Deathgasm review: Features great narration and inventive editing techniques that also add to the laughs.
Director: Jason Lei Howden
Cast: Milo Cawthorne, James Blake, Kimberley Crossman, Sam
Berkley, Dabiel Cresswell
Running Time: 90 Minutes
Synopsis: A recently formed band, Deathgasm, come across sheet music that offers the user the Ultimate Power, but also summons evil.
New Zealand once again lay claim to the horror comedy franchise with Deathgasm, a celebration of all things metal, demonic, and Peter Jackson inspired low budget gruesomeness. First time director Jason Lei Howden has already worked on some of the world’s biggest films in the visual effects departments, but here he shows a great aptitude for developing characters, comedic timing, and exciting sequences.
Brodie (Cawthorne) has just been relocated to a small backwater town after his crack addict mother attempts to perform oral sex on a mall Santa, thus leaving her sectioned. A big fan of metal, Brodie finds it hard to integrate with society, but soon finds a friend in town rebel Zakk (Blake), as well as two D&D nerds, Dion (Berkly) and Giles (Cresswell), as well as interesting local unobtainable girl, Medina (Crossman). The guys soon set about forming a band, but once they come across some ancient sheet music it looks as though they will be summoning demons to their quaint little town.
The plot is very rooted in the fantasies of a young outsider, as Brodie is gradually set up to be the hero we know he can be. Even if his method and motives are a little questionable at times. Most impressive is the heart Howden enthuses throughout. We absolutely feel the plight of Brodie, with certain bullying scenes really hitting a nerve. The outside gang aren’t exactly a complete get away from troubles with real life either, as Zakk soon shows himself to a be a self destructive and friendship sabotaging jerk, but only as he’s afraid of losing those close to him. Brodie might be bringing about the end of the world, but at least we can connect with his desire for a little bit of power.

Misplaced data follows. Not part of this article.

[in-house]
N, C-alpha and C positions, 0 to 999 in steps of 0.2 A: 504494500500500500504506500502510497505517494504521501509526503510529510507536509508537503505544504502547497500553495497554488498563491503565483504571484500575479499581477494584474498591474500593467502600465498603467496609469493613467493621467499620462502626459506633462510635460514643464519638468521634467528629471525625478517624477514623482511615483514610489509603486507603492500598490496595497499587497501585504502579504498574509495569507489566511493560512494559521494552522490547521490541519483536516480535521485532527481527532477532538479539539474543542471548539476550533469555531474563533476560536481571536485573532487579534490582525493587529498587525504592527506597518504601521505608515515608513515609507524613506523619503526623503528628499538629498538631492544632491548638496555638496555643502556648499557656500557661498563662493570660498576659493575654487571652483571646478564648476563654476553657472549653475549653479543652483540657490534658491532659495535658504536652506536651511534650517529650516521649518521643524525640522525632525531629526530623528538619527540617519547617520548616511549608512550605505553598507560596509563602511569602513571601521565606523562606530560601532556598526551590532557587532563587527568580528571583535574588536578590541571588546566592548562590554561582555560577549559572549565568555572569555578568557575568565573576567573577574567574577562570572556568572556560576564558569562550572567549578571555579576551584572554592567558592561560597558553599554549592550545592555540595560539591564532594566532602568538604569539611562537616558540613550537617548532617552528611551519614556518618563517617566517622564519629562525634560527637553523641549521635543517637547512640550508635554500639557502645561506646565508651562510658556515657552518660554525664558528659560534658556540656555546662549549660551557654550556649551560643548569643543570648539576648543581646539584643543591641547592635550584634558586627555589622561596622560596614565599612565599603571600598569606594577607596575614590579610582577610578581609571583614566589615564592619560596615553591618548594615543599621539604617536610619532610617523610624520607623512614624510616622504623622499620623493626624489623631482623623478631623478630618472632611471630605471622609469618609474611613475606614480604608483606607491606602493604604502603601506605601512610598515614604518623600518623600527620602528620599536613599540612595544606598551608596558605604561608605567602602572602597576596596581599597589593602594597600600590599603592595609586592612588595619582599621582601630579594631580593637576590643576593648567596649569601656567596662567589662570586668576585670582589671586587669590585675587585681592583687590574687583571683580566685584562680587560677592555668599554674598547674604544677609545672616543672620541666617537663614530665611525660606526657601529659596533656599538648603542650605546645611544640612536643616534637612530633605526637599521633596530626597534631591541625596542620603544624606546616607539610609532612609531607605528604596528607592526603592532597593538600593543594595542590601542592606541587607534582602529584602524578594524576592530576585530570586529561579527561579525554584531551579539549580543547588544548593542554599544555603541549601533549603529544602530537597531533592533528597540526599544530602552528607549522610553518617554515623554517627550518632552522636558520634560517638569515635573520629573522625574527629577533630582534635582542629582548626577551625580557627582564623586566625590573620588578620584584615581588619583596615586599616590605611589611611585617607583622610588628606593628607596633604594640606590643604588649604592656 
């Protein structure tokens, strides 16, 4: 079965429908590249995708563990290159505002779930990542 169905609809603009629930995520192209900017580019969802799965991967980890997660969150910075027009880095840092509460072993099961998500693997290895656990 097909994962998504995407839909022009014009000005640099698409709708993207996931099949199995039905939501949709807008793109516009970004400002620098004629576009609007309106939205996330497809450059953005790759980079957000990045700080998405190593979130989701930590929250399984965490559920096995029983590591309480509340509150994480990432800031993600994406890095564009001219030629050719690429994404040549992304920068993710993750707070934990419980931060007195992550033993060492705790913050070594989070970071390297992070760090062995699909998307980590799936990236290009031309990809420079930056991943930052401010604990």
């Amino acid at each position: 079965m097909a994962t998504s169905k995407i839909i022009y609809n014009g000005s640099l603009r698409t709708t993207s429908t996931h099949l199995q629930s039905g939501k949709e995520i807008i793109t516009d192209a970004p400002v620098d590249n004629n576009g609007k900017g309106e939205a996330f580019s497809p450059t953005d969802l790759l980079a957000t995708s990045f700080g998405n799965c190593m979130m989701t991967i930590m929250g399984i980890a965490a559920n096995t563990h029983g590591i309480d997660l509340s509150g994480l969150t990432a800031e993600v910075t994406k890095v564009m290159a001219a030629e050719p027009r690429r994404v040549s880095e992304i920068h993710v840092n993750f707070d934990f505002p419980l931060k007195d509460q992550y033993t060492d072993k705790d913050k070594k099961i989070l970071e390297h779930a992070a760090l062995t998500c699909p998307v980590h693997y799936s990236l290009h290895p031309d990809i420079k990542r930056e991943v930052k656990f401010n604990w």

With the heart firmly in place, there’s also the incredible visual comedy. Some moments are just shocking, others are quick gags, but best of all are the sections that work as punchlines. It takes great confidence to allow the images themselves to be the comedians, as it relies on the audience to pay attention. That’s not to say that the cast don’t get some chortle worthy dialogue and one liners too. I sense there may be a quotable cult classic in the making where Deathgasm is concerned.
The music is perfect for the film, gathering the darkness required but not afraid of a bit of pastiche towards to both the genre of music and the genre of film. It’s something that has been assembled by a true fan, unlike many films that try and represent metal fans only to have them lesson to lesser but more marketable groups in the genre.
With great scraps and demon disposal all brought to life by gorylicious practical effects (some left over from the Evil Dead remake), Deathgasm may have soul, but it also knows when a lack of conscience aids humour. Some great narration, inventive editing techniques that also add to the laughs, and a genuine need and desire to give us fun and slap us about with it, all equals a metaltastic enjoyable celebration of horror and metal, two very well suited bedfellows.
Deathgasm review by Luke Ryan Baldock, August 2015.
Deathgasm was screened at Frightfest 2015.